Increased unemployment benefits and pent-up consumer demand are fueling excess job openings making it especially difficult for employers to fill open roles. Employee referral programs can be one of many effective recruiting options in today's labor market. An employee referral program encourages employees to recommend qualified candidates by offering bonuses, rewards, and/or recognition to the employee if the candidate is hired. Here are some guidelines for developing and administering an employee referral program.
#1: Put it in writing.
It's a best practice to put your program in writing or include a policy on your program in your employee handbook. Be clear that all referred candidates will be considered and evaluated based on experience and qualifications and will be subject to the same pre-employment standards as all other candidates. Provide details and examples of who is and who isn't considered a qualifying referral (for example, you may want to exclude someone who has previously applied, temporary roles, and former employees). Also, include a statement that the company reserves the right to change the terms of the referral program at any time, provided it complies with applicable laws.
#2: Set clear eligibility rules.
Employers generally have discretion to set up their own rules for who is eligible to participate in the program as long they don't violate nondiscrimination laws. For instance, some employers allow both full- and part-time employees to participate but prohibit incentives from going to individuals who are no longer with the employer at the time of payout. Many employers also split up the incentive, providing part of it at the time of hire and the rest after the referred employee stays with the company for a certain length of time.
#3: Consider both incentives and recognition.
The most common form of incentive is a cash bonus, but employers have other options, such as paid time off, tickets to events, prizes, or special experiences. Given the challenges with finding talent right now, many employers are temporarily increasing incentives. However, don't assume incentives are the only way to boost referrals. Some employees will be driven by other factors, such as recognition and a desire to help the company succeed, so design your program accordingly. For instance, you can post a leader board of the top referrers as a form of recognition.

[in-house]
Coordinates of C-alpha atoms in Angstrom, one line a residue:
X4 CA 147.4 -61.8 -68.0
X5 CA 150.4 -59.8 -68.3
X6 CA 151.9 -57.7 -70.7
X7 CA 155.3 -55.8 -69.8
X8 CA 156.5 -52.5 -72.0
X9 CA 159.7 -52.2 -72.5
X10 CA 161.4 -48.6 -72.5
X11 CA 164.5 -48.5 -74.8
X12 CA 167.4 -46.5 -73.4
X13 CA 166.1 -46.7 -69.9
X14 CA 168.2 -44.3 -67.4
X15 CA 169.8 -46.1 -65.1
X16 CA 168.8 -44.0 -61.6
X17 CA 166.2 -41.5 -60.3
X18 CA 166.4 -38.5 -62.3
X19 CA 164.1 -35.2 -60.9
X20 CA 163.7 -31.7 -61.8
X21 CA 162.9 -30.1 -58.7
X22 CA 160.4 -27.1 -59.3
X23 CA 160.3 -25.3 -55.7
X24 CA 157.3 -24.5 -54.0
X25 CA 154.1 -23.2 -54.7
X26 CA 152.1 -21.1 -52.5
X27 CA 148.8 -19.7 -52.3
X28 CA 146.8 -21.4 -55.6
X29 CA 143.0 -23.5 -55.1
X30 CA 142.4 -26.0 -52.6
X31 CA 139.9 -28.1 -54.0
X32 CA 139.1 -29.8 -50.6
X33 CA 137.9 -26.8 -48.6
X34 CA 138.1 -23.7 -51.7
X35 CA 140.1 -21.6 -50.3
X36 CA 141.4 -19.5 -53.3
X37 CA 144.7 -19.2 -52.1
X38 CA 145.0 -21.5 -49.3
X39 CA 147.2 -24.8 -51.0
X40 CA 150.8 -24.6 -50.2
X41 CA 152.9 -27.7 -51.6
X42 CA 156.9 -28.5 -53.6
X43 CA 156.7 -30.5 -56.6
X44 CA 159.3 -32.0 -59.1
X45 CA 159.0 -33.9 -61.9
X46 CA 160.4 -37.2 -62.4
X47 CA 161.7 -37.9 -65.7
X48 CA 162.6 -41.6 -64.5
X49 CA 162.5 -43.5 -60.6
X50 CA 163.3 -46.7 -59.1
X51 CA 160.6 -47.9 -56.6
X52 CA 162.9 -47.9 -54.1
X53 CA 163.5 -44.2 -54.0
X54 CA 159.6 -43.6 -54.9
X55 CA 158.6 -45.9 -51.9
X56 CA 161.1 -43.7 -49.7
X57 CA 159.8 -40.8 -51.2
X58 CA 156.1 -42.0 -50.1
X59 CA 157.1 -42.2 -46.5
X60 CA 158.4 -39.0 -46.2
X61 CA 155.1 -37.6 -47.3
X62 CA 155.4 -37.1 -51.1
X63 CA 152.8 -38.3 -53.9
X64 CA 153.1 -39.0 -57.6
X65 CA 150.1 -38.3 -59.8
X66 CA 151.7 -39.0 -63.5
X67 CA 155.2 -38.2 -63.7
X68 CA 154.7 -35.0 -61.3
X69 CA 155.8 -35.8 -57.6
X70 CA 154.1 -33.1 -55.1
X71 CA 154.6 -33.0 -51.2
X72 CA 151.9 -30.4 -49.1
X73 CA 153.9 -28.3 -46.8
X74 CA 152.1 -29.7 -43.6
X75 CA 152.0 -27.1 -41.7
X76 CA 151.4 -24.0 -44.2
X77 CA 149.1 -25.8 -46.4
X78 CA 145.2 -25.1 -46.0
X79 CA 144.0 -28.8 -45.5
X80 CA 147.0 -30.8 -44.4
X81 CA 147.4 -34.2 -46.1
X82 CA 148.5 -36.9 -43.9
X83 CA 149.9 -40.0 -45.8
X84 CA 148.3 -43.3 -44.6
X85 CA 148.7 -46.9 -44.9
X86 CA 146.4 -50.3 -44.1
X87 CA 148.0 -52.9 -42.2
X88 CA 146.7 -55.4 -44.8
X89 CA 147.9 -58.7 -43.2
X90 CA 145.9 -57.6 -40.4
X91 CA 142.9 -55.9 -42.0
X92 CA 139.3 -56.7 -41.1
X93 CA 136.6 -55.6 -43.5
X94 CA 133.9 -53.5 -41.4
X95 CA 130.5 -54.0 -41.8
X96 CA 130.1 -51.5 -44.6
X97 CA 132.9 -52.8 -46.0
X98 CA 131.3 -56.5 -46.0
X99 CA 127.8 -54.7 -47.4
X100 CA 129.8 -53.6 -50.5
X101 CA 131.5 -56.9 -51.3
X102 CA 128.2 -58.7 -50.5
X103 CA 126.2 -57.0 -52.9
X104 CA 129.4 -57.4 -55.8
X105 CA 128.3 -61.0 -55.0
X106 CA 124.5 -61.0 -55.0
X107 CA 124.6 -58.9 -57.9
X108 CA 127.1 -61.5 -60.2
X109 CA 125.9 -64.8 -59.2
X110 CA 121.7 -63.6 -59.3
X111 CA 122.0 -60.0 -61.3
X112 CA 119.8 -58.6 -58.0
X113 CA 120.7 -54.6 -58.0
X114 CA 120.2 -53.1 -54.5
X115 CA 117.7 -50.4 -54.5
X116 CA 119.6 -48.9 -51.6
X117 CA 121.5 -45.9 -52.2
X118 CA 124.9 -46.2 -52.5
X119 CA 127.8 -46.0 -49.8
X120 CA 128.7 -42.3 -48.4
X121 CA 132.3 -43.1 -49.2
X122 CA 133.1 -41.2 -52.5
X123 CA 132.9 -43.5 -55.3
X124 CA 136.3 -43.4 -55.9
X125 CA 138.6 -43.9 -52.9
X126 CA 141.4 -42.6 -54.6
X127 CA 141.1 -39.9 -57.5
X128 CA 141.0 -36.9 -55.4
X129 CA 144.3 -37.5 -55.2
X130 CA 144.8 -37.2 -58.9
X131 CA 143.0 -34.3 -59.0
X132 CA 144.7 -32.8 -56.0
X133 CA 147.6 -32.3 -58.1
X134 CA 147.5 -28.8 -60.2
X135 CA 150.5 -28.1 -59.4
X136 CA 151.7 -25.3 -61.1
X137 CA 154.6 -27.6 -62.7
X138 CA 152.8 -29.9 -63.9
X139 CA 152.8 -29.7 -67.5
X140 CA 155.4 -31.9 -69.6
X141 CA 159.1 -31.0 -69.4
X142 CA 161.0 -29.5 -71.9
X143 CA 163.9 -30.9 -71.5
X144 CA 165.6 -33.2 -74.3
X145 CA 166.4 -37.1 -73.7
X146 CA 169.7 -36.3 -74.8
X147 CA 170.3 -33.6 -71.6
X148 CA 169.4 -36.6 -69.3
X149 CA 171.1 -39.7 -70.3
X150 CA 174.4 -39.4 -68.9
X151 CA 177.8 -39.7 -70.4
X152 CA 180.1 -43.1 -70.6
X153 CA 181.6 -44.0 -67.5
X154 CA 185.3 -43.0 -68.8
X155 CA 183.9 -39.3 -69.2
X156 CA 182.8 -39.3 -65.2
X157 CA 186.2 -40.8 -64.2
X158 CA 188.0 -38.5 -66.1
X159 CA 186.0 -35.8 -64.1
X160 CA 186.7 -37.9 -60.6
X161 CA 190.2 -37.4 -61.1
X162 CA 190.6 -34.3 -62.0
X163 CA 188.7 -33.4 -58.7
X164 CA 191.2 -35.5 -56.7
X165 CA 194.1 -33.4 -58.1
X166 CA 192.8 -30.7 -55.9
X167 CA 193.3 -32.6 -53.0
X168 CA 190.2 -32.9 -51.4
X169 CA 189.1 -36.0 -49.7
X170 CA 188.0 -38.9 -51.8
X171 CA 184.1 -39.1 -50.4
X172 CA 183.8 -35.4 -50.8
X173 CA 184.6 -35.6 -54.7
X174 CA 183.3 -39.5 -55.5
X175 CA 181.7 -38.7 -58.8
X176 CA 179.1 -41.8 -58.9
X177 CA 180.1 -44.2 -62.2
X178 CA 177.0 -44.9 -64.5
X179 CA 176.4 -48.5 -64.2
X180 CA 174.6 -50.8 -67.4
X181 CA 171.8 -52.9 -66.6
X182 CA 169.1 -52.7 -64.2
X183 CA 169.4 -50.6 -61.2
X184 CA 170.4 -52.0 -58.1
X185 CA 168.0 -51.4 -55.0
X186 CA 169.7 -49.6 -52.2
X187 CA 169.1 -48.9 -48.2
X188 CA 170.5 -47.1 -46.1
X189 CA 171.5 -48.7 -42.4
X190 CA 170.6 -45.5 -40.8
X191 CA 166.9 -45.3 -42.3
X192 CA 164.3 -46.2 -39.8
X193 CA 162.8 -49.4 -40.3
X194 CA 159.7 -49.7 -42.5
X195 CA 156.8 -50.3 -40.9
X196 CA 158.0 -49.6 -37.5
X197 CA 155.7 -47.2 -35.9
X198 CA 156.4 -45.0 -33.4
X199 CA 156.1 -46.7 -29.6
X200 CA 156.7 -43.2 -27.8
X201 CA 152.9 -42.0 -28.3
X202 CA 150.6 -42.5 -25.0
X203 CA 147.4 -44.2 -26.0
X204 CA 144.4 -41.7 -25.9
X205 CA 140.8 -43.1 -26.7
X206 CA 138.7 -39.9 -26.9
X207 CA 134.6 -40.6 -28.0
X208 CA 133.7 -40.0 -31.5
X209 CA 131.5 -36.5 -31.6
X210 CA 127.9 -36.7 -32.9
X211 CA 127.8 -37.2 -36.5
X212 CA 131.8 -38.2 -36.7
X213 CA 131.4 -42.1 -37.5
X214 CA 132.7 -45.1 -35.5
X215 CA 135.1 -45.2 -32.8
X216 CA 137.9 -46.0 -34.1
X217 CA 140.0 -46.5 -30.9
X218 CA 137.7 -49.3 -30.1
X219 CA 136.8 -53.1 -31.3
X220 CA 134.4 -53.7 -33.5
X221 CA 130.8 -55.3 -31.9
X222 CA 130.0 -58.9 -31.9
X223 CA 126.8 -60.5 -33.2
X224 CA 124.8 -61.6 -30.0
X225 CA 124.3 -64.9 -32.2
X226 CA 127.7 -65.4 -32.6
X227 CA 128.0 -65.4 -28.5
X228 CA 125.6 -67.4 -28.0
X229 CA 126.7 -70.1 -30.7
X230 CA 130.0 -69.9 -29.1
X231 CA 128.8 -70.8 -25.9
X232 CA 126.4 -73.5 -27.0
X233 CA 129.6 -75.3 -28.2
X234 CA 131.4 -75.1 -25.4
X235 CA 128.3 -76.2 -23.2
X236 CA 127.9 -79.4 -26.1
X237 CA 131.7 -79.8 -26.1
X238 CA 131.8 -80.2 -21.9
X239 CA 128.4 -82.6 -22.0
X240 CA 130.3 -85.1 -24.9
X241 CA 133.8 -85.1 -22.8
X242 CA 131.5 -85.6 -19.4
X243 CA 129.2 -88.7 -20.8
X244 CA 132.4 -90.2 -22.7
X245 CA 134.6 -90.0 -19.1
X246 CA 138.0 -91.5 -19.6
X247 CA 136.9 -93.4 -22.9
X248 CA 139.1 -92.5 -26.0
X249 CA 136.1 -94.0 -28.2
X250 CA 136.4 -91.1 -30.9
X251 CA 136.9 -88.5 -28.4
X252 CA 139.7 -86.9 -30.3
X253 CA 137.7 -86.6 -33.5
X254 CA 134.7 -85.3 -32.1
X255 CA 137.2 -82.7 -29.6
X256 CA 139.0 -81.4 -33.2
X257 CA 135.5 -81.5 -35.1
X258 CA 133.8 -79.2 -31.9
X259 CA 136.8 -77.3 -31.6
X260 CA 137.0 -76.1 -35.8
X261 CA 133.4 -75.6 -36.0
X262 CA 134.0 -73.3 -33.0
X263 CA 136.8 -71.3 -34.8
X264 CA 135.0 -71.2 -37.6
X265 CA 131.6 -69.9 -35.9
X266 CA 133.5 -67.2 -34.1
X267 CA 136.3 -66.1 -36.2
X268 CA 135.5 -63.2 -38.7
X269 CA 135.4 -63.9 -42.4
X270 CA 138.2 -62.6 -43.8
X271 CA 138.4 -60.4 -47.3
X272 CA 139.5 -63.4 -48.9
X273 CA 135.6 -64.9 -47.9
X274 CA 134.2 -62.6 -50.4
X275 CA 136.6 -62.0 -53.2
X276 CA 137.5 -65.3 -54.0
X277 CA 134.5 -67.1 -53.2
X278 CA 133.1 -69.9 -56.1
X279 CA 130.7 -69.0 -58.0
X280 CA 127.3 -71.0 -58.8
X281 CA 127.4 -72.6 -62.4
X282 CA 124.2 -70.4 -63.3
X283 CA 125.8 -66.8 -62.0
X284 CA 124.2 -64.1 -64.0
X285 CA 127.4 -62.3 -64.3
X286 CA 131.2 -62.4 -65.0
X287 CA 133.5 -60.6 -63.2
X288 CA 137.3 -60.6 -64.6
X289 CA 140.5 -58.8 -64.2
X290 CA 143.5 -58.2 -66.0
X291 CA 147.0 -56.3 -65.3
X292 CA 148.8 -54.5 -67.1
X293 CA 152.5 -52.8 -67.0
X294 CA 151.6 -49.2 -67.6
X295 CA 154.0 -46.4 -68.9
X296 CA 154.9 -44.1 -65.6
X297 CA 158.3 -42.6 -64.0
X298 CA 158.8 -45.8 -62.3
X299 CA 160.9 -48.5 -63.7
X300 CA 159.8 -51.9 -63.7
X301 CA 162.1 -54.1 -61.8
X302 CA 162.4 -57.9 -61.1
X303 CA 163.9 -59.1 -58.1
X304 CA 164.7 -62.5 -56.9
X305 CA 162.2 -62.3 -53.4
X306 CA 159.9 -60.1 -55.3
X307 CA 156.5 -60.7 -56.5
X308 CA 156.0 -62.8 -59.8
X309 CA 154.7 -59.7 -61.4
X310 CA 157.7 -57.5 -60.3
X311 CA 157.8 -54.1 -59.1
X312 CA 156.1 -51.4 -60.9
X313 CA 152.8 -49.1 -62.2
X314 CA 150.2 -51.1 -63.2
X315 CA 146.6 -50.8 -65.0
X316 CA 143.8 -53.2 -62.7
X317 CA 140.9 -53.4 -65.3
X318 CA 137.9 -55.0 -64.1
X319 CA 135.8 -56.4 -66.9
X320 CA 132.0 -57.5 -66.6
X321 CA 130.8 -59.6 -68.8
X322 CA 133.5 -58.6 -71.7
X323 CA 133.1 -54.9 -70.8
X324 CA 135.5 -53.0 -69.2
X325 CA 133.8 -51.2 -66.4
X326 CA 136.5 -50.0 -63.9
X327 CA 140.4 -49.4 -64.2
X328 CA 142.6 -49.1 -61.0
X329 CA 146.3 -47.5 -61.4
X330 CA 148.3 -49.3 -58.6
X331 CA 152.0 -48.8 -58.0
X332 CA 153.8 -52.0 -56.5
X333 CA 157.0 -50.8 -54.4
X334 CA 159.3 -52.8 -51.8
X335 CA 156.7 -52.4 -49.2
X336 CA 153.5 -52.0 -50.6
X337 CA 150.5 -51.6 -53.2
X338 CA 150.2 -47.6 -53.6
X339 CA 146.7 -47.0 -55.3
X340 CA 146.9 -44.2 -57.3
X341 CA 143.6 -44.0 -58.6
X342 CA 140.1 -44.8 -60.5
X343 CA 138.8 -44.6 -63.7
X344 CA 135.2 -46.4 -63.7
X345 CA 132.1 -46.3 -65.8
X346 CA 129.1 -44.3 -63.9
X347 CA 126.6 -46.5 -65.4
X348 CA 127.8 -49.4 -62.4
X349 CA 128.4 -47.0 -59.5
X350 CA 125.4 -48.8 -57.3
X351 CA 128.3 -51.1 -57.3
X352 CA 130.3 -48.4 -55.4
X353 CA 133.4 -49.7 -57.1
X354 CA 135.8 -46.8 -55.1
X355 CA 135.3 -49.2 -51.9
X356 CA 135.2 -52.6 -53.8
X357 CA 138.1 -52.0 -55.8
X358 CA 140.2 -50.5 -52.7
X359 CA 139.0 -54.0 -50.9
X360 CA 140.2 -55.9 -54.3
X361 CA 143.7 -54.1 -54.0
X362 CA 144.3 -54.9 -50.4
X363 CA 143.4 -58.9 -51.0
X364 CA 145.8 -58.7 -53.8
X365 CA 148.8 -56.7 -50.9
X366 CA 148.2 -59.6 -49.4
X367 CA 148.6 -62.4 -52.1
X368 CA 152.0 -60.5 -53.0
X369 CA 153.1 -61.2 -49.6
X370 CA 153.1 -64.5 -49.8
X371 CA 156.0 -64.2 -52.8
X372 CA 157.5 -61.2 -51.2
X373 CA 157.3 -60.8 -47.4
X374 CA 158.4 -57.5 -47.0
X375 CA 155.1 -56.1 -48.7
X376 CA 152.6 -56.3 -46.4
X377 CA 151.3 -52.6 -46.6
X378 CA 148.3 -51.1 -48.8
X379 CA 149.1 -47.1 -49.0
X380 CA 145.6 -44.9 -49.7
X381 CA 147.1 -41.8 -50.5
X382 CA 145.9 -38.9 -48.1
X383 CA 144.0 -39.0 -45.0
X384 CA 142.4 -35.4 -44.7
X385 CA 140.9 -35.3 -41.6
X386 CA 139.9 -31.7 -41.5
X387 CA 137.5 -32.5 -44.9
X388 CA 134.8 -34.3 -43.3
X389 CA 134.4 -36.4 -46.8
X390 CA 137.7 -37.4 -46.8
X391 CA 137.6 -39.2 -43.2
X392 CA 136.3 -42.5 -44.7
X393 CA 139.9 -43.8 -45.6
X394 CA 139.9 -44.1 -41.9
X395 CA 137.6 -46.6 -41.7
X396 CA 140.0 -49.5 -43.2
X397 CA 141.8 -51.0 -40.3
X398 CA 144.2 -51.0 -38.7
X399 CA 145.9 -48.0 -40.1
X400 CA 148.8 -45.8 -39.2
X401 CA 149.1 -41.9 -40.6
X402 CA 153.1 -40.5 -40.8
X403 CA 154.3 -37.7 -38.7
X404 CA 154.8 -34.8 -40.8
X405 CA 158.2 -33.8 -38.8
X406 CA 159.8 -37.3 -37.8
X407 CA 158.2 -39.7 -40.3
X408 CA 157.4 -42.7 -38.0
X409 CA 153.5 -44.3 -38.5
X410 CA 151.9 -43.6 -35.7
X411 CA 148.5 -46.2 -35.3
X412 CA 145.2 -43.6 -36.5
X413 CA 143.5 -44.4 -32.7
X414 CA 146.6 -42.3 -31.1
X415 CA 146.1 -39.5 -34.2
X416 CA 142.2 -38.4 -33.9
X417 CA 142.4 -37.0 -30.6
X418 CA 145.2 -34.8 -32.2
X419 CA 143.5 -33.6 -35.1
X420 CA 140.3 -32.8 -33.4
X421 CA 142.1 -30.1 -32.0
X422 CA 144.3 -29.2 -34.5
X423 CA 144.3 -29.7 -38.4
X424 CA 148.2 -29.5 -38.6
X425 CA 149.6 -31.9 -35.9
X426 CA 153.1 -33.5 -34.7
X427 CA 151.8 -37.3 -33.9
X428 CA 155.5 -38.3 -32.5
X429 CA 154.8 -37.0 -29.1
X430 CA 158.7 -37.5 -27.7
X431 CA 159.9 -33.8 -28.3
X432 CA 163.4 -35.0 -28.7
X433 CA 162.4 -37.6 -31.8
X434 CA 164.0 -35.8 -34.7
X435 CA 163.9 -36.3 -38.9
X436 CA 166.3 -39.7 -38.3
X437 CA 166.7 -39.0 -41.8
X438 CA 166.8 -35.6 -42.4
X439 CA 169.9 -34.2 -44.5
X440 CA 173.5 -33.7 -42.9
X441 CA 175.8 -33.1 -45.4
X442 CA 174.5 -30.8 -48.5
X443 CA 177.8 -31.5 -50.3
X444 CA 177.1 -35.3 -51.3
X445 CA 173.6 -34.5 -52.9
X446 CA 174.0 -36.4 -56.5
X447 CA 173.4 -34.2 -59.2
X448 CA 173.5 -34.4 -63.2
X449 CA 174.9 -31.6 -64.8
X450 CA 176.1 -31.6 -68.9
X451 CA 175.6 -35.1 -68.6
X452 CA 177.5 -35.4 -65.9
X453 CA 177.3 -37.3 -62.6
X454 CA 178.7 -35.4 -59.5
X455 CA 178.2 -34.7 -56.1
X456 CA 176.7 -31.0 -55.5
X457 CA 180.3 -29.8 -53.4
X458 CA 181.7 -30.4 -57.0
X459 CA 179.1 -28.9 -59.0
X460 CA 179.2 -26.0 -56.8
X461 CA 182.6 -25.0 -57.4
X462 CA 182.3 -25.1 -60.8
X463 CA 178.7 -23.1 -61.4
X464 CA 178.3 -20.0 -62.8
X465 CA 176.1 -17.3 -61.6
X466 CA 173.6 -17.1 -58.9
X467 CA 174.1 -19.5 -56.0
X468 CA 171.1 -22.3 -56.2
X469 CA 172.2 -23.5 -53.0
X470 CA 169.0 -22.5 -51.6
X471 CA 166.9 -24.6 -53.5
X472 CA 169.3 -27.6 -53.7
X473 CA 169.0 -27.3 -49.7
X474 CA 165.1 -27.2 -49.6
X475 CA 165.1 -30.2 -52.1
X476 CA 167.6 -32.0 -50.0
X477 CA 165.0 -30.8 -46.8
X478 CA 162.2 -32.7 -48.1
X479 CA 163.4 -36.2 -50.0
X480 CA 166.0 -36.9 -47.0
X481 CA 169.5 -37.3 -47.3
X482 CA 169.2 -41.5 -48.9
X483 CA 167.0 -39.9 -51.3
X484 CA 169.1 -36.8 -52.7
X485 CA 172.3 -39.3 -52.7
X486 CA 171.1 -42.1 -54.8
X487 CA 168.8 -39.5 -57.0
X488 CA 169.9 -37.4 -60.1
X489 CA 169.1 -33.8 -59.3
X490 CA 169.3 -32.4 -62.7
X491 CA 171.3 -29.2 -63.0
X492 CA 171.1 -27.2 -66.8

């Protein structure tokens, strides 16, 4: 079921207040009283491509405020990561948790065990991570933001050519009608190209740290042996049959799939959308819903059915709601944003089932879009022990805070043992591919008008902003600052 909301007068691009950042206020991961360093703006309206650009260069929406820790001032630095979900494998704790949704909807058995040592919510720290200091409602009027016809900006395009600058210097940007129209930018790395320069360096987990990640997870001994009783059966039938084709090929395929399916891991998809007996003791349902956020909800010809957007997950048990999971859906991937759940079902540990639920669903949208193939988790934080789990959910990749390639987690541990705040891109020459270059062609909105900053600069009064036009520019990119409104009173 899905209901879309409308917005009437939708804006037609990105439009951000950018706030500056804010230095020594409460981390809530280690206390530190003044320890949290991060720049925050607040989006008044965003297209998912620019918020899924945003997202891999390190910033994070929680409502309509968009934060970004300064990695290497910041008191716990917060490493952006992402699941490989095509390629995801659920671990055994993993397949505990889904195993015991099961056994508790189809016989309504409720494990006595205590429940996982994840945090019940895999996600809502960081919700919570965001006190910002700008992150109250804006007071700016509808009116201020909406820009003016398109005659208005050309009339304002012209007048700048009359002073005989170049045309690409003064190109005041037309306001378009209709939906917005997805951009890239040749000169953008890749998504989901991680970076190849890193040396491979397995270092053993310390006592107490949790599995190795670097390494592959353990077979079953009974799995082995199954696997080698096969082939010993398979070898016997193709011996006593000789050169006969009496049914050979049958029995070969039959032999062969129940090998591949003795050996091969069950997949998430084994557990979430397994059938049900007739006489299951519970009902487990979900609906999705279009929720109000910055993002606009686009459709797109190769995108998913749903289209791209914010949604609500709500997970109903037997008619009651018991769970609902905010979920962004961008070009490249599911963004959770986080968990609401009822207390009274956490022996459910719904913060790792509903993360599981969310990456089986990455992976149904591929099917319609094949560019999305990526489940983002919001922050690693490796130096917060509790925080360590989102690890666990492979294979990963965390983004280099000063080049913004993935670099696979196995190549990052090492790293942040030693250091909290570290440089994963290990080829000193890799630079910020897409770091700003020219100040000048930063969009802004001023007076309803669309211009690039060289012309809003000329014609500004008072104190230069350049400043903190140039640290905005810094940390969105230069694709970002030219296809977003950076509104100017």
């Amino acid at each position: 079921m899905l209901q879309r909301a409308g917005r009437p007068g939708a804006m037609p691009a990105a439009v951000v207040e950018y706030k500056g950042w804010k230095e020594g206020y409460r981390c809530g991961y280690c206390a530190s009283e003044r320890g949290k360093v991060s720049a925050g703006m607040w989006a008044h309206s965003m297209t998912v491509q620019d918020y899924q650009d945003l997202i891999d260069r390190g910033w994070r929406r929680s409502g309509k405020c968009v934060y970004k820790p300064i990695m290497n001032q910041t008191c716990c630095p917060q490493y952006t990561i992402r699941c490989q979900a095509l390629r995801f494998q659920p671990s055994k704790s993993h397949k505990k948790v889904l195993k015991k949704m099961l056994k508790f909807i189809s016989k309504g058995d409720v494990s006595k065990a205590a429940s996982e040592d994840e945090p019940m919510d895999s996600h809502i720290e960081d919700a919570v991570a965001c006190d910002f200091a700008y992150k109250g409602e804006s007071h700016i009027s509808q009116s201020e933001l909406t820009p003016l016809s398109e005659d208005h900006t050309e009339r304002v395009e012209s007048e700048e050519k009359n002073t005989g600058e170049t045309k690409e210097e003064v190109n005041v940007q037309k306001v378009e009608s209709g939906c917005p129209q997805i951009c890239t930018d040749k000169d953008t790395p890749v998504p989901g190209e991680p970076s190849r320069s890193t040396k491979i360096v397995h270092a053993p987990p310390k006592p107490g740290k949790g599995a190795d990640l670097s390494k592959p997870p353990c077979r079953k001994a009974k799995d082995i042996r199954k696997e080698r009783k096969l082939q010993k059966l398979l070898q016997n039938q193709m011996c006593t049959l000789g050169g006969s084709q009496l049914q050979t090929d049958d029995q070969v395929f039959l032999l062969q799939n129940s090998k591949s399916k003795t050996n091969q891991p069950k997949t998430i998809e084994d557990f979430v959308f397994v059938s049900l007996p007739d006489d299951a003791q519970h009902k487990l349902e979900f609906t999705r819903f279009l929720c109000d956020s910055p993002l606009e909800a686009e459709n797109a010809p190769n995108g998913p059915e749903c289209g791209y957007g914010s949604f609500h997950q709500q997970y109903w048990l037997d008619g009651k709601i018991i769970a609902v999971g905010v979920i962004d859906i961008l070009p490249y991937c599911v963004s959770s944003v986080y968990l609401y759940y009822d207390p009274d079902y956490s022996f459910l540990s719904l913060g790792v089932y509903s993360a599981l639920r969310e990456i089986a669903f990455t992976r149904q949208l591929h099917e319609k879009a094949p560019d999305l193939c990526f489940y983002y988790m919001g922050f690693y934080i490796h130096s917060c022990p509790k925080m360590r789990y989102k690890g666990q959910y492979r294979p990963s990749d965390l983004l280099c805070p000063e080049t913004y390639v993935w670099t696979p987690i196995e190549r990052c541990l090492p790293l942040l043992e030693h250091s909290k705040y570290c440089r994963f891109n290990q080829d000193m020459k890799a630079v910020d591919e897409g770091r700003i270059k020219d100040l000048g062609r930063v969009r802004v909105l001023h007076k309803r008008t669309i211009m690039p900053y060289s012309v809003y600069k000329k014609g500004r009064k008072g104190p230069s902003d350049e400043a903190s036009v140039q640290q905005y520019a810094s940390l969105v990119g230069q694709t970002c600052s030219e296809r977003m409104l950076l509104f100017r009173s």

#4: Prevent conflicts of interest.
Consider ways to prevent conflicts of interest from entering the hiring process. For instance, prohibit incentives from going to referrers who would be within the open position's chain of command and individuals who are involved in the hiring process.
#5: Make it easy.
If the process is arduous, it may dampen the response. Make sure you provide a quick, easy and consistent way for employees to provide the information you need. Many employers are doing so online. A streamlined process can also help you track and validate all referrals.
#6: Help employees be good ambassadors.
Train your employees on your employer brand and encourage them to share why they think your company is a great place to work. Give employees examples of the skills and competencies you are seeking for the open position so that they can assess whether someone they know might be a good fit for the job.
#7: Promote the program.
Consider multiple ways to promote your program internally. Some employers are creating a whole campaign for their employee referral program, including a slogan, posters in the workplace, mailed flyers, internal company email messaging, staff meetings, and more.
#8: Provide status reports.
After an employee makes a referral, give them an update on where the candidate is in the hiring process. If you decide a candidate is no longer being considered for the position, inform the candidate first and then the employee who made the referral. Be mindful of applicants' privacy protections and refrain from sharing detailed feedback on the status of the candidate. Be particularly careful of situations where you should not reveal the reasons for not moving forward with a candidate, such as a negative background check or failed drug test.
#9: Evaluate the effectiveness.
Track the percentage of referred candidates who are hired, the turnover rate of referred employees, and other important metrics and compare them against other recruiting methods. Make adjustments as necessary.
#10: Don't forget to use other recruiting methods.
Unless your workforce is already diverse, relying solely on employee referrals can limit the diversity of your applicant pool. Consider a wide variety of recruiting methods to help you reach a broad pool of applicants.
As part of a wider recruiting effort, employee referral programs can be a cost-effective way for employers to find great employees, particularly in a tight labor market. Consider the above guidelines as you look to develop or expand upon your own program.